James 4:8

1 Thessalonians 5:17

Pray without ceasing.  1 Thessalonians 5:17

Battles are real in the Christian life.  As long as our flesh is our home, we will be in battles.  None are easy.  Some are draining.  Most are discouraging.  All are exhausting.  When I think of battles, I am reminded of a small figurine I have of a soldier returning to his to his home from the Civil War.  Still in the saddle, but hanging over the horse in complete exhaustion, the figurine is entitled Nothing Left.  I have been in battles like that in my Christian life; I have come to God with nothing left.

remnant-of-an-armyIt is in these types of battles that we move from sitting before the Lord in prayer to fighting the battle on our knees or on our face.  We come to Him like the soldier who came home with nothing left.  We not only pray, but we pray without ceasing.  This does not mean we never break from prayer, but it means we come to God regularly about the battle before us.  It means that we do not give up until God comes through.  In other words, we are persistent.  We ask Him and keep on asking Him.  We seek Him and keep on seeking Him.  We knock on His door and keep on knocking until He opens the door.  We don’t give up until God wins the battle through us and for us!  This is praying without ceasing.

Are you in a battle today?  You are probably in at least one.  Perhaps there is something difficult happening in your family, in your job, or in your heart, something you’re struggling with personally.  Perhaps you have battles in all of these areas simultaneously.  What do you do?  Get out of your chair and get on your knees.  Pray about that battle and do not give up.  Continue to do this daily, perhaps even more than just once a day.  In time, God will prevail.  And in the meantime, remember that the battle is not yours, but God’s*

Father, I need You more today than ever before.  Help!  Amen.

*Dr. Ronnie Floyd, Northwest Arkansas

James 5:15, 16

The prayer of faith will save the sick, and the Lord will raise him up.  And if he has committed sins, he will be forgiven.  Confess your trespasses to one another, and pray for one another, that you may be healed.  The effective, fervent prayer of a righteous man avails much.  James 5:15, 16


When we pray, God can do more in a moment than someone could ever do in a lifetime.  When we are sick or burdened to the point that we appeal to our spiritual leaders to pray over us, we are positioning ourselves to be a part of a miracle.  God alone heals and forgives, but He also challenges us to humble ourselves before our spiritual leaders, confess our sins to one another, and have others intercede for us in prayer.  As your demonstrate humility and practice obedience, God will raise up someone to pray for you.

When you have a need, ask others to pray for you.  When others have a need, pray over them.  Intercession is one of the most beautiful principles in all of Scripture.  Why?  It is just a matter of time before I need you to pray for me.  It is just a matter of time before you need me to pray for you.  Standing in the gap for another person in prayer is a huge privilege, responsibility, and opportunity.  God honors the energetic, passionate, and pure prayers of His children.  Through intercession, He works miracles.*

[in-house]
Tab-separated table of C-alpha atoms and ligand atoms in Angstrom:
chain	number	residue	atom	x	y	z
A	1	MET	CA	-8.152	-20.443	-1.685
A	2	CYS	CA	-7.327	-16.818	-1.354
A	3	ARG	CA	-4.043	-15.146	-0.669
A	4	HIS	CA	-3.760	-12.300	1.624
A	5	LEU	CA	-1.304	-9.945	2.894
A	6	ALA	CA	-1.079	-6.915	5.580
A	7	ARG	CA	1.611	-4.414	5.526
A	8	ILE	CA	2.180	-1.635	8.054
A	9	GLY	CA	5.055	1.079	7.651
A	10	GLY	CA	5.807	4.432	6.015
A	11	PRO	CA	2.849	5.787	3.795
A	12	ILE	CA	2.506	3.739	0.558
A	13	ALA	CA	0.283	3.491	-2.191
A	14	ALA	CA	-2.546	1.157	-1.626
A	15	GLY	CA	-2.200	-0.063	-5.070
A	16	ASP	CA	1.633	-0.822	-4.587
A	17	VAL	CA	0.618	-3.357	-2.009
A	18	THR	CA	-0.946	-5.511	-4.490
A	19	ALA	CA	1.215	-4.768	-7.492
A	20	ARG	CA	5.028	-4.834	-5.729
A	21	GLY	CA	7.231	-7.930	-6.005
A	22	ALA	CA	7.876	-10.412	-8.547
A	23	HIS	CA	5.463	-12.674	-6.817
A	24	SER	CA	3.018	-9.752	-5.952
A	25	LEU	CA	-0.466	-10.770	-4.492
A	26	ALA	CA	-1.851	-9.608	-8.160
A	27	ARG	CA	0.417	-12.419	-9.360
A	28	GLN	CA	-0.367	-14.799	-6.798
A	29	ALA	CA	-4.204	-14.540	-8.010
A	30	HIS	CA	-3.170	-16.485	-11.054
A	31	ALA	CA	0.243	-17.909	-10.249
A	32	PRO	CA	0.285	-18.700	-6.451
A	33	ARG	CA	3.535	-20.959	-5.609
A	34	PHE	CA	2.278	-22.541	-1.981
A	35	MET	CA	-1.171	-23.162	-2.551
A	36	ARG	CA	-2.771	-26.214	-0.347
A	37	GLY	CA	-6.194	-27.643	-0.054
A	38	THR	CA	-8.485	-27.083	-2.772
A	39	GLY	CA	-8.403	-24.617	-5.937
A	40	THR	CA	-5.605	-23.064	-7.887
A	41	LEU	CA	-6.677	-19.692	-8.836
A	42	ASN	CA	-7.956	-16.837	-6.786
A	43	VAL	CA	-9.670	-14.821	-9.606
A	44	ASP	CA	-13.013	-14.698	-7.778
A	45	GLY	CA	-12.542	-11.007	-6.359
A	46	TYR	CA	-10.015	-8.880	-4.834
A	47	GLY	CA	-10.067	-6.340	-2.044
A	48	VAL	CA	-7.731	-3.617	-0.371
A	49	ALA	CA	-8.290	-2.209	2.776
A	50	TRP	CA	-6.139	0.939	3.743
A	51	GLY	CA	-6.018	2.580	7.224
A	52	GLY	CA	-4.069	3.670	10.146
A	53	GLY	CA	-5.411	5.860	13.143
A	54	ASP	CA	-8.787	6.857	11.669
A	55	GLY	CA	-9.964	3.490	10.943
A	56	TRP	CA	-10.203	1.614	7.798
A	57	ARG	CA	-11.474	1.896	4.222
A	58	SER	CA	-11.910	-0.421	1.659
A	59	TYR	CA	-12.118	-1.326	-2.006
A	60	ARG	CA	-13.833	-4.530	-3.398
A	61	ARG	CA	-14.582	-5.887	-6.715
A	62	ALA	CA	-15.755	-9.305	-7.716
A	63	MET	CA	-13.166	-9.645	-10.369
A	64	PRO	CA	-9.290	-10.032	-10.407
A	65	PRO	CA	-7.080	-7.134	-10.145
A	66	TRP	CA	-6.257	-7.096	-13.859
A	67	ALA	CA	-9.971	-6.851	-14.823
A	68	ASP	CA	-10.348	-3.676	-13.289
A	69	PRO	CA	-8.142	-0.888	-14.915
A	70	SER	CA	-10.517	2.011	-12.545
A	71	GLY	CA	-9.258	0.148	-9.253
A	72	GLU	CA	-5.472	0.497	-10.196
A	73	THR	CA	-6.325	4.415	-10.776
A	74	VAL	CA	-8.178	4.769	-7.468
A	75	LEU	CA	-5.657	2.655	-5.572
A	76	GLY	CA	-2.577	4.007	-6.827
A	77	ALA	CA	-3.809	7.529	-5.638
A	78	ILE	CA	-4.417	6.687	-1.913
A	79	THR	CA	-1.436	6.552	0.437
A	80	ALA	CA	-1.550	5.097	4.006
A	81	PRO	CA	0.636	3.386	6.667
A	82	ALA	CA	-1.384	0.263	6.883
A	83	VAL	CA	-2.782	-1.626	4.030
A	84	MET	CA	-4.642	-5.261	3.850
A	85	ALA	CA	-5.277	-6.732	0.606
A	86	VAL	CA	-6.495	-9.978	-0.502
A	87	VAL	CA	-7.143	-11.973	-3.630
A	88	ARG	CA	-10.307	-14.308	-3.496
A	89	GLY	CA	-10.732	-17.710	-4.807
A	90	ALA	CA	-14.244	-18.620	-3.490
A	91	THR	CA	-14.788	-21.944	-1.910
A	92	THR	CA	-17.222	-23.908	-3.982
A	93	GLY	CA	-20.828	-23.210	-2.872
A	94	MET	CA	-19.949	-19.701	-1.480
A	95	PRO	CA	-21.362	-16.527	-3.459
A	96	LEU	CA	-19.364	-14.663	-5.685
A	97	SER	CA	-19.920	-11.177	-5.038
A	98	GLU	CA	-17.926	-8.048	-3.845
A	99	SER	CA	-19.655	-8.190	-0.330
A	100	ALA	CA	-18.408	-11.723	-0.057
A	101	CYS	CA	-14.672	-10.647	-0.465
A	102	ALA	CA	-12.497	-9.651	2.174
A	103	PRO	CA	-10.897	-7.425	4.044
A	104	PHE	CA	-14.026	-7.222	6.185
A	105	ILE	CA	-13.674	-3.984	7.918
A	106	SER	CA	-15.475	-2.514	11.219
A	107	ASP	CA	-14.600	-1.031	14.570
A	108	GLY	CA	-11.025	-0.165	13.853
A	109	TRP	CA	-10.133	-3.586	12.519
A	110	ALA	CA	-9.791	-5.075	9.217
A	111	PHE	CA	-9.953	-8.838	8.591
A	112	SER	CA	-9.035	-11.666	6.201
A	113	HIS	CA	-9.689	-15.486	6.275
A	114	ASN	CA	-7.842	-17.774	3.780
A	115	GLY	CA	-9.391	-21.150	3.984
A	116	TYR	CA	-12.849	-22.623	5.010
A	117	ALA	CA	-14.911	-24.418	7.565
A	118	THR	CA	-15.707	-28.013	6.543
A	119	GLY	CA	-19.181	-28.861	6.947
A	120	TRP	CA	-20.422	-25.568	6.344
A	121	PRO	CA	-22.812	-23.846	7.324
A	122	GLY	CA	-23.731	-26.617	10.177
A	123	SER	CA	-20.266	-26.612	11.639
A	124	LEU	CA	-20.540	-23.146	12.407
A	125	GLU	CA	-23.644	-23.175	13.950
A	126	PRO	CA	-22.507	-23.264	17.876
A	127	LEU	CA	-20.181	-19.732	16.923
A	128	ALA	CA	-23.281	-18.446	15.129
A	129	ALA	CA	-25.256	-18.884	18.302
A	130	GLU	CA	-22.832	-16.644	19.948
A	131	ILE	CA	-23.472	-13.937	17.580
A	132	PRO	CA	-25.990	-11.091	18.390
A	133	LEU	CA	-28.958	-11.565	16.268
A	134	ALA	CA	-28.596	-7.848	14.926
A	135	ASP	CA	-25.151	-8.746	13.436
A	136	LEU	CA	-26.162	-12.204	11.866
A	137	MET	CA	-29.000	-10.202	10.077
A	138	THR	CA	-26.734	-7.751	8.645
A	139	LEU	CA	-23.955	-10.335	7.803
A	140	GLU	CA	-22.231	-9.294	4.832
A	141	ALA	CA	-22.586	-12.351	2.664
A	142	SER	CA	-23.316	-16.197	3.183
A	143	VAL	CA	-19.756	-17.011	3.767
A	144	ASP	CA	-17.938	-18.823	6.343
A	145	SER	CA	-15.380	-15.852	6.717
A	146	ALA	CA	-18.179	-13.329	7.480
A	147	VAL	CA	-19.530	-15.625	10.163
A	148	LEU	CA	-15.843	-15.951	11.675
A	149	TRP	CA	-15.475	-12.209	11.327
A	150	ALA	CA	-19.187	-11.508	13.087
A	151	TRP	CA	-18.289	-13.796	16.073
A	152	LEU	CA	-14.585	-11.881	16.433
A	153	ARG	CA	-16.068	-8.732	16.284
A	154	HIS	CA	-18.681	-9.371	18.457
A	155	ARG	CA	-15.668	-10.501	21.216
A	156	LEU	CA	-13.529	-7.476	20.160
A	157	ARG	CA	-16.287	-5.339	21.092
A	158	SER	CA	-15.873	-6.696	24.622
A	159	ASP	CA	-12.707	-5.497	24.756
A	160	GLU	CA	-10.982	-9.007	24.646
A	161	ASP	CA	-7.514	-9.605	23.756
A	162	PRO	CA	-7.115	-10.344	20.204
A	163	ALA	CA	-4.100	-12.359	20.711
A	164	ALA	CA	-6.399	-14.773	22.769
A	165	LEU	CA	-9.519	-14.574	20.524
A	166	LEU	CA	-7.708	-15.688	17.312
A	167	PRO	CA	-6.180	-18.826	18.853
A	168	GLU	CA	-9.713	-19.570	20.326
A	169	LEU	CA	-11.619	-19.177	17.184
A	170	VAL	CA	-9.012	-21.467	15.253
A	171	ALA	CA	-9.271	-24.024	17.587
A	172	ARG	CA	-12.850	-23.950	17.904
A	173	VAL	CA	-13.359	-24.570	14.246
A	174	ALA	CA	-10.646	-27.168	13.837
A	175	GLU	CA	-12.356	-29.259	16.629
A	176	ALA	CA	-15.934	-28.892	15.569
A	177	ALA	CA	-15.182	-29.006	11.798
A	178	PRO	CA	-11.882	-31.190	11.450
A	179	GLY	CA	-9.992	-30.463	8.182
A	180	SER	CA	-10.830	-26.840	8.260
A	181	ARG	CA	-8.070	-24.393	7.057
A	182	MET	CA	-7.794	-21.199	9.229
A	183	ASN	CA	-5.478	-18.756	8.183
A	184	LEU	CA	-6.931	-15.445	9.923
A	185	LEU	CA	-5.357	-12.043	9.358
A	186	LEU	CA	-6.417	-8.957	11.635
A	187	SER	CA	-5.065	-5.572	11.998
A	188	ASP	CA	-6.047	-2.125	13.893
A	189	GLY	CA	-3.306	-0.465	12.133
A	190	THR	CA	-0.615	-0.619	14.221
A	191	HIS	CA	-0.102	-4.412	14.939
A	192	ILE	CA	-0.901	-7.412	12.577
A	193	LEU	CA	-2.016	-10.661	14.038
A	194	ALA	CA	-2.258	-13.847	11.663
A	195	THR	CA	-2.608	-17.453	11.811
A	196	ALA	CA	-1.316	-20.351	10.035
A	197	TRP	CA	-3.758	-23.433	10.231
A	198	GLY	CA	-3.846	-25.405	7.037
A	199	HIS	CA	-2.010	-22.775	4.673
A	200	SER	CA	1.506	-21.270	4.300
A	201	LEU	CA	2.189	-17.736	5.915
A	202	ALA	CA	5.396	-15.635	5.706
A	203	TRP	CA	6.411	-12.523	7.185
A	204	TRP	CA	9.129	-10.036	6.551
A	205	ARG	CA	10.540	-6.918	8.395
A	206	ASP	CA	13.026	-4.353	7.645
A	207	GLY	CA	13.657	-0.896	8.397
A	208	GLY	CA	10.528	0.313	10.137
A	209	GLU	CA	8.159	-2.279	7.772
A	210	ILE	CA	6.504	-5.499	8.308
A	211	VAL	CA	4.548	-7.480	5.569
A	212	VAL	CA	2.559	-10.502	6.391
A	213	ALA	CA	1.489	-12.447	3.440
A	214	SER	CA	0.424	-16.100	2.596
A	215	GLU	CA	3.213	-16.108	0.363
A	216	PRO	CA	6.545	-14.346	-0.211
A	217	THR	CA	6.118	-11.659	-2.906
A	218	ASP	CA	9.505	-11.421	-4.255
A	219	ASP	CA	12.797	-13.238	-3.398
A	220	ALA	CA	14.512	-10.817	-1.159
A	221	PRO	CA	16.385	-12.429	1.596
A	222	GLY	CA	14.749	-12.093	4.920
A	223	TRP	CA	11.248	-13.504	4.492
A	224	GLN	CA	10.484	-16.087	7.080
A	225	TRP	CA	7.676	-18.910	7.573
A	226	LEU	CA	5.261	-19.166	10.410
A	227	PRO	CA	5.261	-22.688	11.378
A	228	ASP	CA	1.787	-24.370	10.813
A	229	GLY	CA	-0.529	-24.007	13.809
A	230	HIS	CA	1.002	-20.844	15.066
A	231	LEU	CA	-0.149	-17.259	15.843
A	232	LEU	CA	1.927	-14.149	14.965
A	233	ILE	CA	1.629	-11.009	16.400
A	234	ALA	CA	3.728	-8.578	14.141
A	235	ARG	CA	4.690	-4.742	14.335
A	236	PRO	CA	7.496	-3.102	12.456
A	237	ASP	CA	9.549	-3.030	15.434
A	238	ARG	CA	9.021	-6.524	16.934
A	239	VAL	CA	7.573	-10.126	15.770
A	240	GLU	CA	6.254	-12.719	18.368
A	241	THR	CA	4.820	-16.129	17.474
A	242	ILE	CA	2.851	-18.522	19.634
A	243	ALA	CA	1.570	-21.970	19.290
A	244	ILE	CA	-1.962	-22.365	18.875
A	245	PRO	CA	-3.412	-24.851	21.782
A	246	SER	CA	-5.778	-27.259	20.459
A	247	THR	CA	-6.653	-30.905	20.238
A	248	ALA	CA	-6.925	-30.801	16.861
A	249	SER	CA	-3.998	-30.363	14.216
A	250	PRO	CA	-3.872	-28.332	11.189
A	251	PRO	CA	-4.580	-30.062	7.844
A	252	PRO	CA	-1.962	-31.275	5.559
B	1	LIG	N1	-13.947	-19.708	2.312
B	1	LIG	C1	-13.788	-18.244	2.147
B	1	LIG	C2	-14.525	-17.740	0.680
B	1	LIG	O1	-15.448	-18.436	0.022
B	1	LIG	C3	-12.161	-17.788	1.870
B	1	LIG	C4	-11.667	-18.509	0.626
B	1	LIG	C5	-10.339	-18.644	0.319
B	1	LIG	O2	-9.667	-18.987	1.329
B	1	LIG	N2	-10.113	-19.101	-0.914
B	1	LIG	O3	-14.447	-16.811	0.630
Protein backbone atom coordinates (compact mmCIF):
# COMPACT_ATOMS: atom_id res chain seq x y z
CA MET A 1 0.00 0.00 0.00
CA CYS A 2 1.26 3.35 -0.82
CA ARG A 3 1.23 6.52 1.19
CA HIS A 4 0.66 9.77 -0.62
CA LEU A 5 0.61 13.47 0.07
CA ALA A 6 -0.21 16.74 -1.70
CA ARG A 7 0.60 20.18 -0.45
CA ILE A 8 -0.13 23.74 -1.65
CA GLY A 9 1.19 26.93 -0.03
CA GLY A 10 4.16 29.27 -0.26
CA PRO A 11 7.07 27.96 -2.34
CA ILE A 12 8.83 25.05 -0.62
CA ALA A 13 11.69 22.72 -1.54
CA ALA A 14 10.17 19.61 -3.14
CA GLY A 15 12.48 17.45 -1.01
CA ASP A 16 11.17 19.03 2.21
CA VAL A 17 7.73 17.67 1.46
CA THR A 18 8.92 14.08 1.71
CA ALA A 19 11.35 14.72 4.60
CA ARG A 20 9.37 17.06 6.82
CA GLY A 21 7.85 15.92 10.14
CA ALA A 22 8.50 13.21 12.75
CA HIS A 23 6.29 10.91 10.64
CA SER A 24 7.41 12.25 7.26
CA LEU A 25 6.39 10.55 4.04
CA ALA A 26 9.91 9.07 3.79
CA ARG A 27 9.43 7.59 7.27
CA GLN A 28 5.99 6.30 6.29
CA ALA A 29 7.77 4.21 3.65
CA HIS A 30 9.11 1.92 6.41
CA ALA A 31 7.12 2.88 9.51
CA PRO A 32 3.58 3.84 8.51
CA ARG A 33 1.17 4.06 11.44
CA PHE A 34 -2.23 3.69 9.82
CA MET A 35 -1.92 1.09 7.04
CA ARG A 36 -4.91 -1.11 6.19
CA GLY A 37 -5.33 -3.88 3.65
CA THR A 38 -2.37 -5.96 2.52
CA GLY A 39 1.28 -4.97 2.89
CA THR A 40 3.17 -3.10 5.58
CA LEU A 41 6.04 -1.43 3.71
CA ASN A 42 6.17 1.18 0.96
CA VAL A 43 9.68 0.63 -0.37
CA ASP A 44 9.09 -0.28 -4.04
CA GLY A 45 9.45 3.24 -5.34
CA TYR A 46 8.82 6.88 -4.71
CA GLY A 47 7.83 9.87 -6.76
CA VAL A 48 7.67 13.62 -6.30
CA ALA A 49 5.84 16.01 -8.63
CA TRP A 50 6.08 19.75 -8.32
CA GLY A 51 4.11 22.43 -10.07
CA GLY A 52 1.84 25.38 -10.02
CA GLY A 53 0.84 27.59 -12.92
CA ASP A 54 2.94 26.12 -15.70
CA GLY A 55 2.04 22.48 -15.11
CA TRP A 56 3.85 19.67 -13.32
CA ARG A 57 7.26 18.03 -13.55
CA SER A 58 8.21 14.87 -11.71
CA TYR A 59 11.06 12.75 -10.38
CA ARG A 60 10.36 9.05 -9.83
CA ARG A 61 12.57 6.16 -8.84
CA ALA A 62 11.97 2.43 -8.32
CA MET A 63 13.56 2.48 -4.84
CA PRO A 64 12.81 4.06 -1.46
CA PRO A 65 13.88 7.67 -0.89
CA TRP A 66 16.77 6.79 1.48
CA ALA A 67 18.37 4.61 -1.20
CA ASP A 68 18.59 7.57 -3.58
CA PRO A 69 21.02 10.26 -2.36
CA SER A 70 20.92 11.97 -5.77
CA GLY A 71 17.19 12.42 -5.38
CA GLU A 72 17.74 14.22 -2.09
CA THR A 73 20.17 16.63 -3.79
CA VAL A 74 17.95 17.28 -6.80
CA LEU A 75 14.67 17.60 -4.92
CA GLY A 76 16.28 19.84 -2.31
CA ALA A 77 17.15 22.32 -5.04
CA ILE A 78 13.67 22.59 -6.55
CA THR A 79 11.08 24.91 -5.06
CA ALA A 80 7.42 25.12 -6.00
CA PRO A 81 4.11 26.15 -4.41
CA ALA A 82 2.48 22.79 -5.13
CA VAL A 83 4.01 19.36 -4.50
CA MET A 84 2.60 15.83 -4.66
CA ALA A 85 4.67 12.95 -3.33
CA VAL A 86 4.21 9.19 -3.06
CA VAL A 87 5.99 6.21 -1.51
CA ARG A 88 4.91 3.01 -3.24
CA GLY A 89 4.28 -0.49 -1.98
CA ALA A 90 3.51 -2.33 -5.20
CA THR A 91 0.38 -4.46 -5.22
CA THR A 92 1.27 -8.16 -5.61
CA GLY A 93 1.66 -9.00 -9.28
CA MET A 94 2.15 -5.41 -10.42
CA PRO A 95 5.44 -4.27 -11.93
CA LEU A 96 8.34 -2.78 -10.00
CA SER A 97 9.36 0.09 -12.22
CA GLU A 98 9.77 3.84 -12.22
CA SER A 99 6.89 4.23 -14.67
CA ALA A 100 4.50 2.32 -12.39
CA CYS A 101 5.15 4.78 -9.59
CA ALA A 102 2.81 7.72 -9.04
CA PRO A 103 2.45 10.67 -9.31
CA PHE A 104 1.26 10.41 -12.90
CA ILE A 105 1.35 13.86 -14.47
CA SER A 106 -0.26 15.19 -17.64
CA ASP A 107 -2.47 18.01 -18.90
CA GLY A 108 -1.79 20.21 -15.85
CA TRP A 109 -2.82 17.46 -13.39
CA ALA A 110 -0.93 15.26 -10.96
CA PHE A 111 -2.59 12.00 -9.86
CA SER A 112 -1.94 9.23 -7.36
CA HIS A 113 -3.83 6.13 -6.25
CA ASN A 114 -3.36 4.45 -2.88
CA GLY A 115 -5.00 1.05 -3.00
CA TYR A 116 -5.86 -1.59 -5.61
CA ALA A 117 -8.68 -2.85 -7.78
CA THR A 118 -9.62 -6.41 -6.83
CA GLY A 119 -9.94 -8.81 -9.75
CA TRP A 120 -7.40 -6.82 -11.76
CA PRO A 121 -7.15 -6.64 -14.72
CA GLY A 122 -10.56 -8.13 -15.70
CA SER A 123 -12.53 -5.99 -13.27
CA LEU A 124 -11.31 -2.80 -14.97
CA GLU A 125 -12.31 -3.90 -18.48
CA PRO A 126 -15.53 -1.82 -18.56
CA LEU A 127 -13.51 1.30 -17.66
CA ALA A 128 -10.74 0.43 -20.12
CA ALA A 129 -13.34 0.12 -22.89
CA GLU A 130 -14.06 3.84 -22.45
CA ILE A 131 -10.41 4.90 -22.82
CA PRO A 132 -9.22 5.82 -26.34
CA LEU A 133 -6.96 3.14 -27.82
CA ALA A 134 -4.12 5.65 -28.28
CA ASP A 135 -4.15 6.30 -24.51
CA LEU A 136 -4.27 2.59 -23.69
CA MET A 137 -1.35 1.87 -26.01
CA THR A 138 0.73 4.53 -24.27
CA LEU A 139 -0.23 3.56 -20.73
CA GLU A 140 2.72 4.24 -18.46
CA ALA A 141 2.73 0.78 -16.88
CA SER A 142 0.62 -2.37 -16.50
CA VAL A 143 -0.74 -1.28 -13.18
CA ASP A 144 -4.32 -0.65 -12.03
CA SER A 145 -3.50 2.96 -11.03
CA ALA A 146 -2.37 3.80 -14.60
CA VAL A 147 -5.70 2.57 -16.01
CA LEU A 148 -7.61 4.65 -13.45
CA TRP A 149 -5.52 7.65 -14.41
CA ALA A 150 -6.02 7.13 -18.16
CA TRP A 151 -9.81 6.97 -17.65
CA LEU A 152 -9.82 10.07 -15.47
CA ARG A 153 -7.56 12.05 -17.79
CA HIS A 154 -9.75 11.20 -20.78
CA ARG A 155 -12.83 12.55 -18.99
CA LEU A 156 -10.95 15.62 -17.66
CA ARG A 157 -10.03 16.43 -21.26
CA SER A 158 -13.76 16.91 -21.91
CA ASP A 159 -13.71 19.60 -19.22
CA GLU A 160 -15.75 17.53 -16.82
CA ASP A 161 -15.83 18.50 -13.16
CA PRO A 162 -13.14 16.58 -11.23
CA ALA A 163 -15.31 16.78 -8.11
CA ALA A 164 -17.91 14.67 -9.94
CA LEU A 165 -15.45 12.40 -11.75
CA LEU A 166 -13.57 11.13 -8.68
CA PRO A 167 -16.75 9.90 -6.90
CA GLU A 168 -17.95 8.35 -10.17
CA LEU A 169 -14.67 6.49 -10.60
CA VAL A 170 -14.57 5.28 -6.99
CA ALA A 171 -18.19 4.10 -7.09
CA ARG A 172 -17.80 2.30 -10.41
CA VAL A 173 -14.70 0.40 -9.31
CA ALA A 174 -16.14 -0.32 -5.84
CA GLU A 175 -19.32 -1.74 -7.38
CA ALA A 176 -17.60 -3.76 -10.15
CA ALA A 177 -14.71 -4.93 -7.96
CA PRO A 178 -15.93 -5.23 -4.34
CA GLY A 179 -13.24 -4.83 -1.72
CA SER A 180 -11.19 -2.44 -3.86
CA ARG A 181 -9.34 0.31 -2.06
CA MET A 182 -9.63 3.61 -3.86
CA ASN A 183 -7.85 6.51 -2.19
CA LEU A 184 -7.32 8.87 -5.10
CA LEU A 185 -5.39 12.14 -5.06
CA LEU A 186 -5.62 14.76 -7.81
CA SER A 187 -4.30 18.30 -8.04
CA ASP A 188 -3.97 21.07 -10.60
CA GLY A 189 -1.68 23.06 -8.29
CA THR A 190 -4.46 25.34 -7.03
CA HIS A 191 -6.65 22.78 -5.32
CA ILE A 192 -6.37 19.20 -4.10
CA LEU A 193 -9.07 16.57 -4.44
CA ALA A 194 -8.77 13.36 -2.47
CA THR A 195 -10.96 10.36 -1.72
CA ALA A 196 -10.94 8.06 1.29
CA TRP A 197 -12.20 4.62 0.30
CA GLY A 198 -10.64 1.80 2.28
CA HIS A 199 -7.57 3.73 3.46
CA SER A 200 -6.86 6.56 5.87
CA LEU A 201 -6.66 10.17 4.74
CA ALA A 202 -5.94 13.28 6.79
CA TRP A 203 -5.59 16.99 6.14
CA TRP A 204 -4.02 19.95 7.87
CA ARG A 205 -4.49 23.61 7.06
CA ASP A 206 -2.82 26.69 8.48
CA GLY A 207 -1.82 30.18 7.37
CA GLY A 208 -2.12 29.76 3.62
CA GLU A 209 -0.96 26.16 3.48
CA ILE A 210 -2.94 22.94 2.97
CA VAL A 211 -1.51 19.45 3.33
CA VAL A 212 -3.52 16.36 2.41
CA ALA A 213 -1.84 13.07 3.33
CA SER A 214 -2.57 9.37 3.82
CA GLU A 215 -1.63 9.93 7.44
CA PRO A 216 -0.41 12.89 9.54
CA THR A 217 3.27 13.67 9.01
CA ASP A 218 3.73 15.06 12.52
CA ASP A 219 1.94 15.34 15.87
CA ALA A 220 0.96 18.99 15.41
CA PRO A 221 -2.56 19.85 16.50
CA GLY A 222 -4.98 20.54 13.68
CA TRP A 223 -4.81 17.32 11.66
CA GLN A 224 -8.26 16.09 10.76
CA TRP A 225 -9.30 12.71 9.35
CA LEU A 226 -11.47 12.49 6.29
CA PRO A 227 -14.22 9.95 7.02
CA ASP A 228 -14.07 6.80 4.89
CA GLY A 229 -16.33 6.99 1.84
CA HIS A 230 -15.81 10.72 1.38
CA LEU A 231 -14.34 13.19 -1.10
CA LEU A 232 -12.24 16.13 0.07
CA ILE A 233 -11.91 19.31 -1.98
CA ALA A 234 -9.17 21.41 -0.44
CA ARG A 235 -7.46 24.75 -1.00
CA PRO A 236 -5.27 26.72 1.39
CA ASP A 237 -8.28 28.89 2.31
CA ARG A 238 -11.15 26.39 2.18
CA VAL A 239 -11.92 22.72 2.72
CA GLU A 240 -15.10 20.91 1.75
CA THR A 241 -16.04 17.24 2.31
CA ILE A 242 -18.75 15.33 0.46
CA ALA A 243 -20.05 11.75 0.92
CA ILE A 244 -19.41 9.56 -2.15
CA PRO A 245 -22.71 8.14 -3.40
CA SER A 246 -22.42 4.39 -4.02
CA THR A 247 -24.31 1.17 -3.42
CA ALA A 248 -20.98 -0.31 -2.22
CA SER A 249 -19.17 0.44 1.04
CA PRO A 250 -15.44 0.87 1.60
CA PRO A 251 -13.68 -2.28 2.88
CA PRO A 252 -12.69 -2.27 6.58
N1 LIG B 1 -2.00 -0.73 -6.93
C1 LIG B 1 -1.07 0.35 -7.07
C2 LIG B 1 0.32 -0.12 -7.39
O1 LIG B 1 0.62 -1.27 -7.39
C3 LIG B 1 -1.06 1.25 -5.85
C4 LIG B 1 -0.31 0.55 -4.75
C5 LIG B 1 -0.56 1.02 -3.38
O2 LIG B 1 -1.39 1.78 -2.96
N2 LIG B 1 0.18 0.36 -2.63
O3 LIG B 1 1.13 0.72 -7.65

Lord, show me the people You want me to pray over today, and raise up people to pray for me when I have a need.  In the name of Jesus, Amen.

*Dr. Ronnie Floyd, Northwest Arkansas

Nehemiah 1:5, 6

How to Tackle a Prayer Burden…

December 2009 066[6]

I pray, Lord God of heaven, O great and awesome God, You who keep Your covenant and mercy with those who love You and observe Your commandments, please let Your ear be attentive and Your eyes open,  that You may hear the prayer of Your servant which I pray before You now, day and night.  Nehemiah 1:5, 6

A burden is something you go to bed with, wake up with, and live with each day of your life.  A burden grips your heart and does not let you go easily.  As you mature in the Lord, you learn that a burden is actually a wake-up call from God.  It’s a way He speaks to you, alerting you to something that requires your attention.

For Nehemiah, God was speaking to him about his home city of Jerusalem.  The gates were down, the city was plundered, and God was calling him back to Jerusalem to do something about it.  This was a time when prayer was not enough.  God wanted more.  He wanted action!  He wanted to prove Himself strong not only to Nehemiah but also to all of Jerusalem.  Nehemiah tackled his prayer burden with the actions of going, doing, fasting, and obeying God in all areas.

What is your prayer burden?  What is gripping your heart?  Call out to the Lord about this burden!  For Nehemiah, it was a wall; what is it for you?  Fast over this burden.  Be willing to go and do.  Be willing to transform your prayer burden into action!  This is no time to push the snooze button in your life.  God is waking you up and speaking to you.  He wants to do a new thing in you, through you, and around you.  This is what burdens do.*

Lord Jesus, this prayer burden is Your wake-up call to me.  Speak to me loudly and clearly.  I release myself to You; do whatever You want to do in and through me.  Amen.